Last month the 70-year-old Ojai Music Festival came to Berkeley for the fifth consecutive time, bringing with it a wealth of talent, great music, and mind-boggling performances. This year I was invited for a second time to be part of the Community Response Panel, along with musicologist William Quillen, conductor Lynne Morrow, and vocalist-composer Amy X Neuberg, moderated by Cal Performances Associate Director, Rob Bailis. I attended all but one concert, and was left with the renewed conviction that contemporary music is alive and well, and that human creativity is indeed limitless.
The festival got off to an auspicious start on Thursday, June 18 with John Luther Adams’ “Sila: The Breath of the World”. The Pulitzer Prize-winning, Alaska-based composer has been gaining more prominence on the national and international stage in recent years. His works are inspired by nature and Sila was not the exception. The performance took place outdoors, at the faculty glade. It is scored for 80 musicians, grouped according to their instrumental family (woodwinds, brass, percussion, voices, strings) and placed several feet apart from each other while surrounding the audience. At the same time, however, the audience was encouraged to walk around and in between the musicians so they could experience the sound from different angles. The performance lasted an hour and one was left with the feeling that the piece had emerged from and disappeared back into nature. Walking in between the musicians during the performance gave one the feeling that one was walking through a labyrinth full of hidden treasures. At every turn of the corner one discovered a lone violin or a fragile flute producing a minimal sound that was only possible to perceive when in close proximity. At the other end of the spectrum, one would remain content by listening to the brass from afar, especially when playing fortissimo. It was quite an experience. Toward the end of the piece, as the music was fading away, one could hear the children playing, only to realize that they had been playing all along.
That same evening we were treated to “A Pierre Dream – Pierre Boulez: A Portrait”, a remarkable staged concert performed by the International Contemporary Ensemble (ICE) and soprano Melissa Hughes, conducted by Steven Schick -Music Director of the 2015 Ojai Music Festival. The stage set was designed by celebrated architect Frank Gehry, a personal friend of Boulez’. The concert featured excerpts from several works by the veteran composer (who turned 90 this year) spanning decades of his creative output and interspersed with video commentaries by the composer himself. It was a multimedia feast, which included readings of several poems that the composer set to music, and live video feed from cell phone cameras projected onto a number of mobile screens that were continually set in motion by a group of dancers on stage. It was, without doubt, one of the most engaging multimedia concerts I have ever attended and one that shed light on Boulez in a way which a regular performance of his music couldn’t have.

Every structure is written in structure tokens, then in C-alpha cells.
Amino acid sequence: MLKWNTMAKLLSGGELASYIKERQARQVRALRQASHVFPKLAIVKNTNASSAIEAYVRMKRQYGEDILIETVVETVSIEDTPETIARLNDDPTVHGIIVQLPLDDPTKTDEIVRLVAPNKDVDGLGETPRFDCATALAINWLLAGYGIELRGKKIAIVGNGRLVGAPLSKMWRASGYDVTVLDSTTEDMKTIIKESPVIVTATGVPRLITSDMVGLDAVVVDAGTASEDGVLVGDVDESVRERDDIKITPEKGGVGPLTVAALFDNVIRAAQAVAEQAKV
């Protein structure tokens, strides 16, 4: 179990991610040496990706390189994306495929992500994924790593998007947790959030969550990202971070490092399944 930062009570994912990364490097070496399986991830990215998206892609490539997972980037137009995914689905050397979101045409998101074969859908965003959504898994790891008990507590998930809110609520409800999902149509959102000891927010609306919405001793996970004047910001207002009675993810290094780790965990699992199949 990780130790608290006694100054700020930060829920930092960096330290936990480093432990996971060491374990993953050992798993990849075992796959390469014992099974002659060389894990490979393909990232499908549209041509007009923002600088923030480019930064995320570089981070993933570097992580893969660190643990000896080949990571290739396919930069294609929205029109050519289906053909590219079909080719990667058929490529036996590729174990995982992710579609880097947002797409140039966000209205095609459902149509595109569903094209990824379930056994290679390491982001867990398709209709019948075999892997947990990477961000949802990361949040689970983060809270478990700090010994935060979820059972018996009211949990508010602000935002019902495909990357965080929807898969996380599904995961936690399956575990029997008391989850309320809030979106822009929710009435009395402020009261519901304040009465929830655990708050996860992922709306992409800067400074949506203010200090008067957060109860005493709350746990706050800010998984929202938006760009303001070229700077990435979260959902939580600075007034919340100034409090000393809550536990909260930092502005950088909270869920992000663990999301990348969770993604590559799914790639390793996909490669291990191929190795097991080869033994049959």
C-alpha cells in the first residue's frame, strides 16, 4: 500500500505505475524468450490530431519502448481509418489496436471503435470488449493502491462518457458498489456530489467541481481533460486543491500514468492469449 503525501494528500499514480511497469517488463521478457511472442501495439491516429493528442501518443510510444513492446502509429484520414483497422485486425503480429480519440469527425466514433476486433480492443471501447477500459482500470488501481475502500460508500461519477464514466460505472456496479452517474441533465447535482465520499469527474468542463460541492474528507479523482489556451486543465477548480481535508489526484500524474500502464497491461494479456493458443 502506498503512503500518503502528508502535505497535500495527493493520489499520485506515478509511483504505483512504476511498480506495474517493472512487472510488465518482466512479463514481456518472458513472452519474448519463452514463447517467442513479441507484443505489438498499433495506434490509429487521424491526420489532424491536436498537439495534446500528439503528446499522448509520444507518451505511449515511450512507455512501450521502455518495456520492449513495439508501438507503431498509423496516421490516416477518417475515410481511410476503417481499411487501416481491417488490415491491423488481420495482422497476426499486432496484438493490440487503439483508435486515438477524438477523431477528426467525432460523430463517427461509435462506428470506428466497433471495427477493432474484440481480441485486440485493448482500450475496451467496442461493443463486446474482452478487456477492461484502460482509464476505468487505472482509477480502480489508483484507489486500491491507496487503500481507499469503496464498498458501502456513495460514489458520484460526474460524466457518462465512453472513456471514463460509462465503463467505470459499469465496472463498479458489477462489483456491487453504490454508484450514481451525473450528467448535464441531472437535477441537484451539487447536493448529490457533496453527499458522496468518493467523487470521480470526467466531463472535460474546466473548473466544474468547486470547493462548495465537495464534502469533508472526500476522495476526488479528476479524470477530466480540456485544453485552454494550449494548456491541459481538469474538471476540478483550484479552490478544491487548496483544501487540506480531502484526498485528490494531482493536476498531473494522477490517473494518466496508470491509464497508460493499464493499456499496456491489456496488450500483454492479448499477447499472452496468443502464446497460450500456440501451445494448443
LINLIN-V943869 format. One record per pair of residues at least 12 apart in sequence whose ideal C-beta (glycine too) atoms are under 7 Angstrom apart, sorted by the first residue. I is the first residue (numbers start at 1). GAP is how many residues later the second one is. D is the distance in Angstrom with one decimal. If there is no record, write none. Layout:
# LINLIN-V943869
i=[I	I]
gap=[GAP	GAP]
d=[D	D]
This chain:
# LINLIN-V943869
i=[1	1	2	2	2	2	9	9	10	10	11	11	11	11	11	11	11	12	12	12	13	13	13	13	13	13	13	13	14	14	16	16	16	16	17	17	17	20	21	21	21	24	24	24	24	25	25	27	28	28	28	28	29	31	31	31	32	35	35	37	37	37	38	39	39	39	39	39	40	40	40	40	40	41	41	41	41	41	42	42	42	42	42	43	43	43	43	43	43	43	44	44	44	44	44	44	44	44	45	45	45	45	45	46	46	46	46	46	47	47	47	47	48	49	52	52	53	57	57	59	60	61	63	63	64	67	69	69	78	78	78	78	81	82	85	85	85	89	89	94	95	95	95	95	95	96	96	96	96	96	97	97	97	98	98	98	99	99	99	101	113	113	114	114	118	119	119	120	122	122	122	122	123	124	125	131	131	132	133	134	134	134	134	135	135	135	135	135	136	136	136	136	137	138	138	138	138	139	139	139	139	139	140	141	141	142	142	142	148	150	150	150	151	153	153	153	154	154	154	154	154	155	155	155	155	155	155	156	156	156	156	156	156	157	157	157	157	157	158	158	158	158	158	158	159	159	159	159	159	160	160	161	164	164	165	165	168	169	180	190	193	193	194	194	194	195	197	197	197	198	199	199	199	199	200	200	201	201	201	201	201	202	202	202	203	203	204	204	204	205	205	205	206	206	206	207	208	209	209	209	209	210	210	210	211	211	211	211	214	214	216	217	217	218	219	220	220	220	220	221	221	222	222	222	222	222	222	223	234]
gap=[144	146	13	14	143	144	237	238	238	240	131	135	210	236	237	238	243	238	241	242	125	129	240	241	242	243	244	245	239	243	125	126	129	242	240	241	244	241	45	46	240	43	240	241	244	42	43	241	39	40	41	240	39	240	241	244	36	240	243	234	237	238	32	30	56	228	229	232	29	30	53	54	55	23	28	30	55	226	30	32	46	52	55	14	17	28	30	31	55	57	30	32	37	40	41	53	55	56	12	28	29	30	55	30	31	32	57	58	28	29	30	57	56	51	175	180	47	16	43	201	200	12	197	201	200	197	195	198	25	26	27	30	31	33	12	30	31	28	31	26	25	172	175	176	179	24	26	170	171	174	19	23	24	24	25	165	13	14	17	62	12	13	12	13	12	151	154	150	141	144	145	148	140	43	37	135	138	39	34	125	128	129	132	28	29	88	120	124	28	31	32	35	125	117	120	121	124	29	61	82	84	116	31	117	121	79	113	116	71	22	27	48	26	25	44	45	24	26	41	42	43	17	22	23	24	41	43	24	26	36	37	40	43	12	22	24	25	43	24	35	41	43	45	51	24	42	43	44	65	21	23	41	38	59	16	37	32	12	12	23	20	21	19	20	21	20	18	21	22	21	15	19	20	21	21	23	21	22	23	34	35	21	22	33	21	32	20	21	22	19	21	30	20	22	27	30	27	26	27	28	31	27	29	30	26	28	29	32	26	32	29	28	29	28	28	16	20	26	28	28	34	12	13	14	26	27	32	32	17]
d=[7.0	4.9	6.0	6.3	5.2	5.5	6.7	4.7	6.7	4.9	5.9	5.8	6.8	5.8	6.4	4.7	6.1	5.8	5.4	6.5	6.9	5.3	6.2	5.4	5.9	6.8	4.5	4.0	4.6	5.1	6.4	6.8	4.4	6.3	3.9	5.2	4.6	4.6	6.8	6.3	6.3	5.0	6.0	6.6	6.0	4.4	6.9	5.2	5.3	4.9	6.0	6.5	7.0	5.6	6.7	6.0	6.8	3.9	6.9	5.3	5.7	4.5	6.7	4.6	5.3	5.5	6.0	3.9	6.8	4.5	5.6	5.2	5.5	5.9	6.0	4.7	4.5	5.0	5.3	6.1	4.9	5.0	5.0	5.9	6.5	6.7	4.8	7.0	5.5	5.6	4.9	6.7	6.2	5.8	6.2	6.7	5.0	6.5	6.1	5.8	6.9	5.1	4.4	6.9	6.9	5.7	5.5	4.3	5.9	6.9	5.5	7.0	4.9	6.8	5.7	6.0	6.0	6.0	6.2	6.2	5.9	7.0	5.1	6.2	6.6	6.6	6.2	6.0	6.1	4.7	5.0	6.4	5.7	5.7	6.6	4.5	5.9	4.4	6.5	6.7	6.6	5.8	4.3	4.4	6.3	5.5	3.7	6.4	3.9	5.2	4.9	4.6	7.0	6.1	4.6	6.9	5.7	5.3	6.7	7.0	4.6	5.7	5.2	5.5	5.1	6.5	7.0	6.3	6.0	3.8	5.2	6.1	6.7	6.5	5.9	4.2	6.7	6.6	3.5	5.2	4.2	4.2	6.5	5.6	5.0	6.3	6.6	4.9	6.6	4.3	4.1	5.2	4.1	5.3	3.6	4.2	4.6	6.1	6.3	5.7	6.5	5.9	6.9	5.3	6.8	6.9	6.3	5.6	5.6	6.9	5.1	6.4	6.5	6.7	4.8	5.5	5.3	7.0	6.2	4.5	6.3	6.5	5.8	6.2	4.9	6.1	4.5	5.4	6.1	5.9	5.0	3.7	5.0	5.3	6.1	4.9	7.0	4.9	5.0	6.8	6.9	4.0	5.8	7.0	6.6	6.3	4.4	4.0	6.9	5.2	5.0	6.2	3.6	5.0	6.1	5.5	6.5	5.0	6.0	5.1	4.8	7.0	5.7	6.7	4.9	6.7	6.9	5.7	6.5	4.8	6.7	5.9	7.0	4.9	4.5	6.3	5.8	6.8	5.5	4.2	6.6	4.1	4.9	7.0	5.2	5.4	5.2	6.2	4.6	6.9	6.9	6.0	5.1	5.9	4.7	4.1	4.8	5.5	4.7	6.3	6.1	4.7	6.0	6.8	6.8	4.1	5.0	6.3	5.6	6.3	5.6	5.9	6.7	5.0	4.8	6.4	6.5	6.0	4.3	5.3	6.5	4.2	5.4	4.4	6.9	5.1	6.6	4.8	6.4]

Friday began with a fantastic pre-concert talk by Steven Schick and Claire Chase, who is Executive and Artistic Director of ICE, and moderated by Matías Tarnopolsky, Executive and Artistic Director of Cal Performances. Both speakers demonstrated incredible charm, eloquence, and a very sharp sense of humor. Not only did they talk about the upcoming concert of the evening, but they also performed during the talk, involving the audience in the process. Steven Schick’s performance of “Trans” by Chinese-American composer Lei Liang was particularly special because it took audience participation to the next level. We were each handed two small pebbles that we had to play when instructed and as directed. There is something particularly magical about the sound hundreds of pebbles in and out of sync, and in this piece it was meant to represent rain in its different stages. It certainly added a layer of drama to the sound produced by the percussion instruments on stage.